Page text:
An argument for giving citizens free rein to hire, discipline and train police in their neighborhoods.
[My article was originally published online Sept. 28, 2019, 7:55 p.m. EDT by USA TODAY.]
In the police world, there are two viewpoints that drive just about everything that happens: There’s the police view and the even more internal police view. Traditionally, everyone else’s is secondary.
When I was considering retirement from the force, my police officer wife knew what was ahead. She said, “David, if you still want to be a change agent and want police to listen to what you have to say, don’t retire. Once you’re out the door, you’re out. No one listens to consultants.” She was right.
Nevertheless, I’ve pressed on for police improvement. After retirement, I went back to academia to teach introduction to criminal justice at a small Wisconsin university. My colleagues and I recently hosted our second annual conference on building police trust and legitimacy — one of the pillars of the President’s Task Force on 21st Century Policing. For the second year now, we’ve brought police practitioners and community leaders together so that they can figure out what needs to change in order to improve police practices in underserved communities.
But as I sat through conference meetings, I realized that these two groups — cops and citizens — are no closer to being able to listen to one another.
I was struck by the cry of a young black woman who stood before a crowded room of cops cradling her newborn in her arms. She very frankly explained her worst fear: that one day, after her son was grown, an officer would kill him. She was a college graduate, an activist, a single mother and an organizer for her local chapter of the Young Gifted and Black Coalition — a group that was formed last year after a Madison police officer shot and killed unarmed black teenager Tony Robinson. Too many black men across America are dying, she said. Her response has been to advocate for community control of police — the people would have the authority to hire, discipline and train cops and develop police policy.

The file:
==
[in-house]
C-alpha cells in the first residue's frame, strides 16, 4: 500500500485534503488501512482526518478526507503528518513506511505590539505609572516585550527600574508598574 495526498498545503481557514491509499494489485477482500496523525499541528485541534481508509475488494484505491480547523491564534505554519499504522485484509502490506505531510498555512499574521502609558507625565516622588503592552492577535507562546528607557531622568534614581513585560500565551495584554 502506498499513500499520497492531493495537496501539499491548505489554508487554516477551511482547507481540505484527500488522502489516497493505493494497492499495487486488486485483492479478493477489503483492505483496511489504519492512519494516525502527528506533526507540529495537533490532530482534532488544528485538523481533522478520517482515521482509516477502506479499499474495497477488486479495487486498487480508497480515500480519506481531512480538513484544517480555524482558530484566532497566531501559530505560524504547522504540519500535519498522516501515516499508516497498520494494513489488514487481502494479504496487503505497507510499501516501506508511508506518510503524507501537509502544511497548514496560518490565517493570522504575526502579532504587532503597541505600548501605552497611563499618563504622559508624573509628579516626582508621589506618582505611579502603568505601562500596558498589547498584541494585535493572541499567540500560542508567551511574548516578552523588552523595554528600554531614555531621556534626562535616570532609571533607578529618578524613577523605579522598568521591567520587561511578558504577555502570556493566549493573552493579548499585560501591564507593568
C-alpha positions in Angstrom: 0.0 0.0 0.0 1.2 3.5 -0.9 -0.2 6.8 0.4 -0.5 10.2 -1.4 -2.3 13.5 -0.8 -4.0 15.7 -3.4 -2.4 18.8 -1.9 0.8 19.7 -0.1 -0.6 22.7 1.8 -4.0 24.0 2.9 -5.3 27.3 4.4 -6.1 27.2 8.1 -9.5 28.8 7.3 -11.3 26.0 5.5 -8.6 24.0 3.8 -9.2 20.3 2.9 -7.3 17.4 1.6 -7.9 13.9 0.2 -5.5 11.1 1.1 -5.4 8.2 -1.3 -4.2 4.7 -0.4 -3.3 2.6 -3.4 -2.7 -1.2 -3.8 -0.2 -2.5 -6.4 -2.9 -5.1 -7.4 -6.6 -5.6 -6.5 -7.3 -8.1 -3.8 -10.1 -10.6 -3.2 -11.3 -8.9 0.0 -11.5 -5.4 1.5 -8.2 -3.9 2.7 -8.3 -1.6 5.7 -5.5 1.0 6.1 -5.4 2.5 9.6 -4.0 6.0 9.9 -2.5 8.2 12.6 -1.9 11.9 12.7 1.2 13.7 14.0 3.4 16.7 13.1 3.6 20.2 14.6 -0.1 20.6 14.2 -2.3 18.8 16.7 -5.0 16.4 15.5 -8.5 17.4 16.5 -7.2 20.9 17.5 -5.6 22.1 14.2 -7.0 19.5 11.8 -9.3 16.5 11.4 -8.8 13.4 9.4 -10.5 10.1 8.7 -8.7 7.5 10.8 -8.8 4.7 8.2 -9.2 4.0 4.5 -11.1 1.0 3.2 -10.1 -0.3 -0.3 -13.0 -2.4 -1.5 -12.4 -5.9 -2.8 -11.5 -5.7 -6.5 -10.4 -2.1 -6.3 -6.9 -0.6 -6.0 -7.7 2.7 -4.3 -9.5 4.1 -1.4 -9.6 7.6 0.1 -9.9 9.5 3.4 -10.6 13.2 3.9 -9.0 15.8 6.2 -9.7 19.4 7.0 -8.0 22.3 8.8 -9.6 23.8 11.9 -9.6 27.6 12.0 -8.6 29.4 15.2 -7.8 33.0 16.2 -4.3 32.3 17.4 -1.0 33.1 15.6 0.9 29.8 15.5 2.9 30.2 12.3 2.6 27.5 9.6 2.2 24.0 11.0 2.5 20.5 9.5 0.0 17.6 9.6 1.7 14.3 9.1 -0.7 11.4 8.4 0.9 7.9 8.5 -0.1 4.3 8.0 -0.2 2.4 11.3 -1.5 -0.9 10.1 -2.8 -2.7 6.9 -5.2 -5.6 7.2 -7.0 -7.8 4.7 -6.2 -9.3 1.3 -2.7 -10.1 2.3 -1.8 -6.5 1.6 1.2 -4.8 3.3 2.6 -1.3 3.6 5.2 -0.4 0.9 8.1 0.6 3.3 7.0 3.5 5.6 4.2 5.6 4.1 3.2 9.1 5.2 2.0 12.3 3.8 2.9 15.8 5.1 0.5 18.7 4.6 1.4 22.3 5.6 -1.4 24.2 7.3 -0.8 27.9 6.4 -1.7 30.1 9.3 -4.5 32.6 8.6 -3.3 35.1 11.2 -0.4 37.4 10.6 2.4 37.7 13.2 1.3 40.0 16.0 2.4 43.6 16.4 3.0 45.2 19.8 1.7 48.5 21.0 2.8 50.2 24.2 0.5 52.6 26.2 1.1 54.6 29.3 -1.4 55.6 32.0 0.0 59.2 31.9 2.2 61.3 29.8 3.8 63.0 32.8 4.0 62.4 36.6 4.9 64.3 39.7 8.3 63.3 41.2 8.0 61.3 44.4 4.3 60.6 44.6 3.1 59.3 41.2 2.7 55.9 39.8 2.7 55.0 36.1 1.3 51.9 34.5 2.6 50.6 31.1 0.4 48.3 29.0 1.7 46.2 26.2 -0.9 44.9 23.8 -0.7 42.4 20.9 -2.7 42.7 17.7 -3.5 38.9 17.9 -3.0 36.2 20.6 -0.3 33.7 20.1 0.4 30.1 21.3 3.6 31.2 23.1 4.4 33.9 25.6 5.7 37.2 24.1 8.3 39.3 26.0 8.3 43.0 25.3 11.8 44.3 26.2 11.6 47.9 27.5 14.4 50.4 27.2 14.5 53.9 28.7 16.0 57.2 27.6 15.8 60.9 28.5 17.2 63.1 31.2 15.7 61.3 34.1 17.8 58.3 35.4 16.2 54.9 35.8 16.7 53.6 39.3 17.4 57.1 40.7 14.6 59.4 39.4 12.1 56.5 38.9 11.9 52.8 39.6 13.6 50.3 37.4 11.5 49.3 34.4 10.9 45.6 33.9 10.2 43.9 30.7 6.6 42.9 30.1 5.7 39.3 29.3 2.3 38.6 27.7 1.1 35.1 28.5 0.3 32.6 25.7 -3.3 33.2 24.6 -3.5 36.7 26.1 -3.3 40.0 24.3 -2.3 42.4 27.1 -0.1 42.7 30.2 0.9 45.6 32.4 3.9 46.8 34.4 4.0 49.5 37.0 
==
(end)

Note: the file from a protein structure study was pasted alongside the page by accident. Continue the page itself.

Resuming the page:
This young mother wasn’t calling for a takeover of her local police force. She wanted to ensure the safety of her son. She and many African-American activists like her are scared. Their goal is to build trust.
Allowing citizens to help ensure that good men and good women are recruited as cops is a step in the right direction. Paying cops well is another step. We must expand their training. And we must give the community a bigger voice and role in training and discipline. Police must start thinking of themselves as lifesavers and peacekeepers.
If I could share one thing with young police officers today it’s this: Your safety and your effectiveness depend on your ability to listen, understand and relate to those you serve. It requires that you work to overcome your biases and make fair, respectful decisions.
If police officers cannot or will not do this, we are destined to experience a continuing number of protests across our nation in response to police shootings.